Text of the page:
Meat-free days or veggiedays are declared to discourage or prohibit the consumption of meat on certain days of the week. Mondays and Fridays are the most popular days. There are also movements encouraging people giving up meat on a weekly, monthly, or permanent basis.
Further information: Friday Fast
Abstention from meat, other than fish, was historically done for religious reasons (e.g. the Friday Fast). In the Methodist Church, on Fridays, especially those of Lent, "abstinence from meat one day a week is a universal act of penitence". Anglicans (Episcopalians) and Roman Catholics also traditionally observe Friday as a meat-free day. Historically, Anglican and Catholic countries enforced prohibitions on eating meat, other than fish, on certain days of Lent. In England, for example, "butchers and victuallers were bound by heavy recognizances not to slaughter or sell meat on the weekly 'fish days', Friday and Saturday." In the Eastern Orthodox Church, Wednesdays and Fridays are meat-free days. In the Lutheran Church, Fridays and Saturdays are historically considered meat-free days. Among East Asian Buddhists, vegetarian Buddhist cuisine was eaten on days tied to the phases of the moon known as Uposatha.
Meat-free days have also been observed due to wartime rationing (e.g. Meatless Tuesdays in Canada and the United States—which also observed Wheatless Wednesdays—during World War I) or in states with failing economies.
In the People's Republic of Poland, meat-free days were encouraged by the government due to market forces. They were aimed at limiting meat consumption, primarily in favour of flour-based foods. The meat-free day was traditionally Friday, Monday or Wednesday.
Attempts to reintroduce meat-free days are part of a campaign to reduce anthropogenic climate change and improve human health and animal welfare by reducing factory farming and promoting vegetarianism or veganism.
John Wesley, in his Journal, wrote on Friday, August 17, 1739, that "many of our society met, as we had appointed, at one in the afternoon and agreed that all members of our society should obey the Church to which we belong by observing 'all Fridays in the year' as 'days of fasting and abstinence.'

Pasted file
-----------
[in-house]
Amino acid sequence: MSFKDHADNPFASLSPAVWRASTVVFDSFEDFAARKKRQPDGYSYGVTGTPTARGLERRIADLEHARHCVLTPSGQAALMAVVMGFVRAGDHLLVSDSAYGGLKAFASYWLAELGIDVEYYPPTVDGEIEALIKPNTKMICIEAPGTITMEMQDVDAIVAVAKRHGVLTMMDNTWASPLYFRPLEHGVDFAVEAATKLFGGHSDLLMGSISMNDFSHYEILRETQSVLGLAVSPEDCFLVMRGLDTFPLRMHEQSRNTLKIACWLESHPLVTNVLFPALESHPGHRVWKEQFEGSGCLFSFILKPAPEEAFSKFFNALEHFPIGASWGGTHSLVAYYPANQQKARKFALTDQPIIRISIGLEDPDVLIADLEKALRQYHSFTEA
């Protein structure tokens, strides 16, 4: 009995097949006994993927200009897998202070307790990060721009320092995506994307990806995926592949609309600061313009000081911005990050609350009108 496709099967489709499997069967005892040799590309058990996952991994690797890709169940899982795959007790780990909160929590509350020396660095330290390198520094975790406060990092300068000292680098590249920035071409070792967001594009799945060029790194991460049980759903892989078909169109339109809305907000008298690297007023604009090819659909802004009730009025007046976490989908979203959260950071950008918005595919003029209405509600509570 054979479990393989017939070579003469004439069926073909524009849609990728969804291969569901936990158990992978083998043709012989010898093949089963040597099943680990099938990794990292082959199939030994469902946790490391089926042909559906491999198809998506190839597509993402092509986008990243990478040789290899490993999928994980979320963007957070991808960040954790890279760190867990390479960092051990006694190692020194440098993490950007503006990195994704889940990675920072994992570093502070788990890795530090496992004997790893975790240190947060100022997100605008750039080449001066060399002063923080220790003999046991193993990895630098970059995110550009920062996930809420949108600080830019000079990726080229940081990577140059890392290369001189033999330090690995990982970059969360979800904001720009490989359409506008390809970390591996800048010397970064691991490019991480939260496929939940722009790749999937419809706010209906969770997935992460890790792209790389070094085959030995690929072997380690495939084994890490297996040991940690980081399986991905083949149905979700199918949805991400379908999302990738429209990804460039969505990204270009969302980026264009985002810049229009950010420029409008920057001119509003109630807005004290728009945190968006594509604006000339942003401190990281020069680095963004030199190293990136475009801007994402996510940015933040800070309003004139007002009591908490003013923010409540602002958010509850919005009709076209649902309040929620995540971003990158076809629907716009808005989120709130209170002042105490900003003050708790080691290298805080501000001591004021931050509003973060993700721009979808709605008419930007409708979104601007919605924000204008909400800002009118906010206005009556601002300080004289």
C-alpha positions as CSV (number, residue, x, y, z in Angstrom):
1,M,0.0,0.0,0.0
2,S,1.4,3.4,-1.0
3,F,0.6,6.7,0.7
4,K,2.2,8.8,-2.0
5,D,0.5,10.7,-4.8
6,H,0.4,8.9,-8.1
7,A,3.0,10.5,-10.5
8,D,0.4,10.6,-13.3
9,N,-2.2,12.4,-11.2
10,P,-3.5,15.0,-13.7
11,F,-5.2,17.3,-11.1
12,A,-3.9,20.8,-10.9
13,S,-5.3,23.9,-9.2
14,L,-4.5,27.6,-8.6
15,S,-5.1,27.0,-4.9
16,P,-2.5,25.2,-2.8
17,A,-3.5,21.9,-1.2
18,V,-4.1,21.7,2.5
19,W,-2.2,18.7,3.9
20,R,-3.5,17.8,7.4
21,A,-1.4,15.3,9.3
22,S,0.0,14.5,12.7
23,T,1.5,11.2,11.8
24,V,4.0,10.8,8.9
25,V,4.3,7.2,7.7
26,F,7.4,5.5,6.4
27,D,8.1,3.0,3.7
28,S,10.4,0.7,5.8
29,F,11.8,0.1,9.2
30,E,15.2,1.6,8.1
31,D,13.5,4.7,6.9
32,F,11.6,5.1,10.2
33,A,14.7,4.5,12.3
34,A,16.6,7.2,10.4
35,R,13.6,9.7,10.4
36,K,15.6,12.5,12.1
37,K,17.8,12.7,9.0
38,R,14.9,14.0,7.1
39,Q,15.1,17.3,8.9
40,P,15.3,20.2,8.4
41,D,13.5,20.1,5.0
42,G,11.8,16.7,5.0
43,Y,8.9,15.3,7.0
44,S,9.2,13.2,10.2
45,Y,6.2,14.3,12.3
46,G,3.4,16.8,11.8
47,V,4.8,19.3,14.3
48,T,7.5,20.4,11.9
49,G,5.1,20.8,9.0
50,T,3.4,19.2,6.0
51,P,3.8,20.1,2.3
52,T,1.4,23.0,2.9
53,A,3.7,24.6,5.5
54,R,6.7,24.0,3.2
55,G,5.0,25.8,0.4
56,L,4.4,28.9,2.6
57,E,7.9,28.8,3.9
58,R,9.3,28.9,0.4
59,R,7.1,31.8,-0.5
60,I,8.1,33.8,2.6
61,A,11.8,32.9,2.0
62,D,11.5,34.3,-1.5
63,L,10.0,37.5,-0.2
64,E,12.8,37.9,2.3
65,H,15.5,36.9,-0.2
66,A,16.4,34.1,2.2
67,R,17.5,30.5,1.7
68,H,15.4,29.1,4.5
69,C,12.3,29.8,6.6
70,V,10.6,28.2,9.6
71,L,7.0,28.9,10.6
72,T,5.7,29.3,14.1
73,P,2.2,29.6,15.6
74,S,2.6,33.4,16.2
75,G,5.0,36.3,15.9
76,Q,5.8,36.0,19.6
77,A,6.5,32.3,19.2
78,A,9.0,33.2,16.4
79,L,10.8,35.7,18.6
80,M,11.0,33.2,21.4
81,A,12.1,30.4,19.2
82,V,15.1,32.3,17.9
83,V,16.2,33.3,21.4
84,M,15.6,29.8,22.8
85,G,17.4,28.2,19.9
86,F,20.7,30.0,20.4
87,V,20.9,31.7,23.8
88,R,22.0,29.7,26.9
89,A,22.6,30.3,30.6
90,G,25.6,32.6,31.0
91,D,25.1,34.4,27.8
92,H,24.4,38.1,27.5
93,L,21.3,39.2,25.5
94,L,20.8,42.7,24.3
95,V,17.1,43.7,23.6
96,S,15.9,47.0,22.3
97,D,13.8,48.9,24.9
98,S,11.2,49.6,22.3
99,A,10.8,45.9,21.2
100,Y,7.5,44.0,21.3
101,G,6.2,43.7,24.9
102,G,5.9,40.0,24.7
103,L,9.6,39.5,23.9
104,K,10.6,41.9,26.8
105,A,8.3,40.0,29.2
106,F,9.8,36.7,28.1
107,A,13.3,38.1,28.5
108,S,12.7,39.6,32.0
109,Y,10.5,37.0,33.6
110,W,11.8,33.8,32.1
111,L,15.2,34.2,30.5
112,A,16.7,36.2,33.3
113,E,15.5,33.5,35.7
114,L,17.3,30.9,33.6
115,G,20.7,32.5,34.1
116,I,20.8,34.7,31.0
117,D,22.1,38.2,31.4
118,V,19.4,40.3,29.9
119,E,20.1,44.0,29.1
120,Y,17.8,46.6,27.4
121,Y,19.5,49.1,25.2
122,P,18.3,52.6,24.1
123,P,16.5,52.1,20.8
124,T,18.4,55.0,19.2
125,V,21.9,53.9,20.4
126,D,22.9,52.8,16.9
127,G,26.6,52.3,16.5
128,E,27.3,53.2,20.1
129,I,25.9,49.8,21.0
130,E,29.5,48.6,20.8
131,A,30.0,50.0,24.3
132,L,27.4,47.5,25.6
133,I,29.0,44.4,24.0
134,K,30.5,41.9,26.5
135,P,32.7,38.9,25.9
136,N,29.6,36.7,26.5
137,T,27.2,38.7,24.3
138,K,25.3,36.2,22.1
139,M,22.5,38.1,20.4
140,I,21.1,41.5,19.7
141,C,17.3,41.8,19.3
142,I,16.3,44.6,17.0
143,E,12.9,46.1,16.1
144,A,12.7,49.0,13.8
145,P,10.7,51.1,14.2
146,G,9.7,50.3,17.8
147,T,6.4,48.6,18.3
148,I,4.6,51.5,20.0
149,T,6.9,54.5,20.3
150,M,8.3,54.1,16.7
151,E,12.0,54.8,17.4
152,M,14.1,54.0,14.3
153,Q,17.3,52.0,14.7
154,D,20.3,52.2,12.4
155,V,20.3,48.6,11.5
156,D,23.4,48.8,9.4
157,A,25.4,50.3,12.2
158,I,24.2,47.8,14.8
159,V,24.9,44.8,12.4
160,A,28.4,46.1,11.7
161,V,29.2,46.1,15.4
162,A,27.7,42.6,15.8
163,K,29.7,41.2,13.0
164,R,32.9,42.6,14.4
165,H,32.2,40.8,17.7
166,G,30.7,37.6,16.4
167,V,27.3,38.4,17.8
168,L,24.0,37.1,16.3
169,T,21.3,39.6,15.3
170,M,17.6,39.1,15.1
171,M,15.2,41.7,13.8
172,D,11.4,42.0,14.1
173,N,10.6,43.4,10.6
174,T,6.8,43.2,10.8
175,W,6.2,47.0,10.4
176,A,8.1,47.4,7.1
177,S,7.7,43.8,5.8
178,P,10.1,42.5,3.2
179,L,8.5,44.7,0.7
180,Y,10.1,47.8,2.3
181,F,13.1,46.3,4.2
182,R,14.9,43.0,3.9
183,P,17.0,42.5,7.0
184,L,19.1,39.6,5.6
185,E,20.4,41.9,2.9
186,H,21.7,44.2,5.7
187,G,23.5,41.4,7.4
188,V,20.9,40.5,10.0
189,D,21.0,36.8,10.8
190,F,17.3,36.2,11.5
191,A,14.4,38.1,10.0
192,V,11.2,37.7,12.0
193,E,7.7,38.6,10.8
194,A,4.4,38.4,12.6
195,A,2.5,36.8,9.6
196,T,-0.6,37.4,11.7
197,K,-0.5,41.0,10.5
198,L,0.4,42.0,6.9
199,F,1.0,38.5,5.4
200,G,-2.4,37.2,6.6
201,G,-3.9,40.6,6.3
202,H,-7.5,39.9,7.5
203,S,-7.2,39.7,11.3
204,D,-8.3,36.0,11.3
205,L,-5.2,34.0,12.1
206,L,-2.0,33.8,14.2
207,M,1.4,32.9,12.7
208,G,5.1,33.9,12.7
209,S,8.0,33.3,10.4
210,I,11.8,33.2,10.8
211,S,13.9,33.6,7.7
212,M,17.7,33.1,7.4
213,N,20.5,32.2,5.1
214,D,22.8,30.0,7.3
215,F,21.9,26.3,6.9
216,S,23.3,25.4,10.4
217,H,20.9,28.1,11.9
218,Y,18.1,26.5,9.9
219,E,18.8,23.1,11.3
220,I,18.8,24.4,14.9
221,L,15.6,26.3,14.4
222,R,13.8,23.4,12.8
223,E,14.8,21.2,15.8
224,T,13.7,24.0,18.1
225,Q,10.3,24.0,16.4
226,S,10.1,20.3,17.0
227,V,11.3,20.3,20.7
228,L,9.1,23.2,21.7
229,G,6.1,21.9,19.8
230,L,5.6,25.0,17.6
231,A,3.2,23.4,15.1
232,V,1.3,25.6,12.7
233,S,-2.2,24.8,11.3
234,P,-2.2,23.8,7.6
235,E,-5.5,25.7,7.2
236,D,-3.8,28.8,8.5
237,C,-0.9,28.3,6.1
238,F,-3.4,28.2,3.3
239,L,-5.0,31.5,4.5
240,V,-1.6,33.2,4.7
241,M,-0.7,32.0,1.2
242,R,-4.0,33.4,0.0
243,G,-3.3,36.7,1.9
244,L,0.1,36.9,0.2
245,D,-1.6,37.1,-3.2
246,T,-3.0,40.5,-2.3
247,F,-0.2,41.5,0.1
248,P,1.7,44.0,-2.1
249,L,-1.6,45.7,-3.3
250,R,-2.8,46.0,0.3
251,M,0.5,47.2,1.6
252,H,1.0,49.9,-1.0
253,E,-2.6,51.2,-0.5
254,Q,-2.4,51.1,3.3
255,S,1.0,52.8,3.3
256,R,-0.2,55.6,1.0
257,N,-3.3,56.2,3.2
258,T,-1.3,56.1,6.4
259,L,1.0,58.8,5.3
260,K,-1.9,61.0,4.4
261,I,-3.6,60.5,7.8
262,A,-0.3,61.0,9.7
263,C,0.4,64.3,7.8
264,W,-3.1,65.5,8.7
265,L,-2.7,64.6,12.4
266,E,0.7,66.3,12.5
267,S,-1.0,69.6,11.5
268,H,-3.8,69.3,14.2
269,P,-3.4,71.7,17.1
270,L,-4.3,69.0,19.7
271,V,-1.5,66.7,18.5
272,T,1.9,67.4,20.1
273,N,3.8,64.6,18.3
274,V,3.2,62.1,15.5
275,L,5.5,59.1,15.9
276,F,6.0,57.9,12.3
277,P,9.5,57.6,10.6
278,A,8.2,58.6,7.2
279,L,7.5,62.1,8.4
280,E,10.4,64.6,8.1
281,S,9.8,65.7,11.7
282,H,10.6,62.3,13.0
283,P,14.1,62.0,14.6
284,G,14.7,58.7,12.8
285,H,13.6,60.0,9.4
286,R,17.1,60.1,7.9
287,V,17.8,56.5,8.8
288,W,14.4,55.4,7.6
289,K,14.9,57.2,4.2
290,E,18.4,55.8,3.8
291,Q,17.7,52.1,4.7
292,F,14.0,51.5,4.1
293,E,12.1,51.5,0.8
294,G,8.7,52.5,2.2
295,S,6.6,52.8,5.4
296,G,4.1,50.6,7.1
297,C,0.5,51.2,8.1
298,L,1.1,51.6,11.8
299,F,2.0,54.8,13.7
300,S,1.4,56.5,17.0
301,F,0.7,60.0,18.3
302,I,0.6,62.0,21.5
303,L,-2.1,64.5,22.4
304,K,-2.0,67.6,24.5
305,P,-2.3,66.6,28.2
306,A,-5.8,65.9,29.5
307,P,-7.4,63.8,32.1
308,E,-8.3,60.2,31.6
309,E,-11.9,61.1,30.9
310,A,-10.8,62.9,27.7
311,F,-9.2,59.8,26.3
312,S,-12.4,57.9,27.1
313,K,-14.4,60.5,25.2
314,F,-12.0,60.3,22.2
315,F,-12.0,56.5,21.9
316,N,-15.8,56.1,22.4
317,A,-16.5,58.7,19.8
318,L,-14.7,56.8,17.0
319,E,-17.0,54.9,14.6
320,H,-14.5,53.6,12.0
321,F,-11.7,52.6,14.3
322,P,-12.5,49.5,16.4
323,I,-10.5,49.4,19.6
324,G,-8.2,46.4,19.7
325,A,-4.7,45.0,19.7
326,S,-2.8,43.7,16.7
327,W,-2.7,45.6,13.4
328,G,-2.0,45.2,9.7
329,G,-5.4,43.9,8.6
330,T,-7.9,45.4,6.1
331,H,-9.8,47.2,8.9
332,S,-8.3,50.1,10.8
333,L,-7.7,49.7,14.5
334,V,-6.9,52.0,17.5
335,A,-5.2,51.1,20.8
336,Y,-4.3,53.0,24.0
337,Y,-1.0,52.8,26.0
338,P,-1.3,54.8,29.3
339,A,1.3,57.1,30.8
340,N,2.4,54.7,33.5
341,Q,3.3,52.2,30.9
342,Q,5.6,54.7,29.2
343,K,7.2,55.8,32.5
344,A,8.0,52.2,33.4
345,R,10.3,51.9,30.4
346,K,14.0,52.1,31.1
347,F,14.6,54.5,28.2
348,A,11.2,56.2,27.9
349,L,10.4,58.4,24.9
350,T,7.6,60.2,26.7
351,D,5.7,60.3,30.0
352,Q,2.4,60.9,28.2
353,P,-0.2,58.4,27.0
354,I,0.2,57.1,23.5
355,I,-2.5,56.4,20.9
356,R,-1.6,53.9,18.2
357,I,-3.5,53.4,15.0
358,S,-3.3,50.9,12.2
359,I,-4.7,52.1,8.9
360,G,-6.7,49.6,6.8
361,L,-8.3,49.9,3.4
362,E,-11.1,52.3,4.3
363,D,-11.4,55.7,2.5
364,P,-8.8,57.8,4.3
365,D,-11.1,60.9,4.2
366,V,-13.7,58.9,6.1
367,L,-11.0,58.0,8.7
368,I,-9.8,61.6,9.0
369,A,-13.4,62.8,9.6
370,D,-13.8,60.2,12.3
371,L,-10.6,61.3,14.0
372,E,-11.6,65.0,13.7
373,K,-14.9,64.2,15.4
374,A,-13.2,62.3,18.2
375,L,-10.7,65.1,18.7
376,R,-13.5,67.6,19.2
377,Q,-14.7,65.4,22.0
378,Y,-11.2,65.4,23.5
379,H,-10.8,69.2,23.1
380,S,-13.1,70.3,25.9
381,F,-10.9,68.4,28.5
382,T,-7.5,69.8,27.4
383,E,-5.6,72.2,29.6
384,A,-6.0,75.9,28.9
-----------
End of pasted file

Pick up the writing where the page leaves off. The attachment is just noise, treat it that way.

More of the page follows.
In the 1662 Book of Common Prayer, there is a list of "Days of Fasting, or Abstinence," consisting of the 40 days of Lent, the ember days, the three rogation days (the Monday to Wednesday following the Sunday after Ascension Day), and all Fridays in the year (except Christmas, if it falls on a Friday).
Friday is a day of abstinence and self-denial for Catholics in health, and, by tradition, this became a meat-free day.
The main legally enforced prohibition in both Catholic and Anglican countries was that against meat. During Lent, the most prominent annual season of fasting in Catholic and Anglican churches, authorities enjoined abstinence from meat and sometimes "white meats" (cheese, milk, and eggs); in sixteenth- and seventeenth-century England butchers and victuallers were bound by heavy recognizances not to slaughter or sell meat on the weekly "fish days," Friday and Saturday.
In the Orthodox groups, on ordinary Wednesdays and Fridays no meat, olive oil, wine, or fish can be consumed.
Of the Eating of Meat: One should abstain from the eating of meat on Fridays and Saturdays, also in fasts, and this should be observed as an external ordinance at the command of his Imperial Majesty.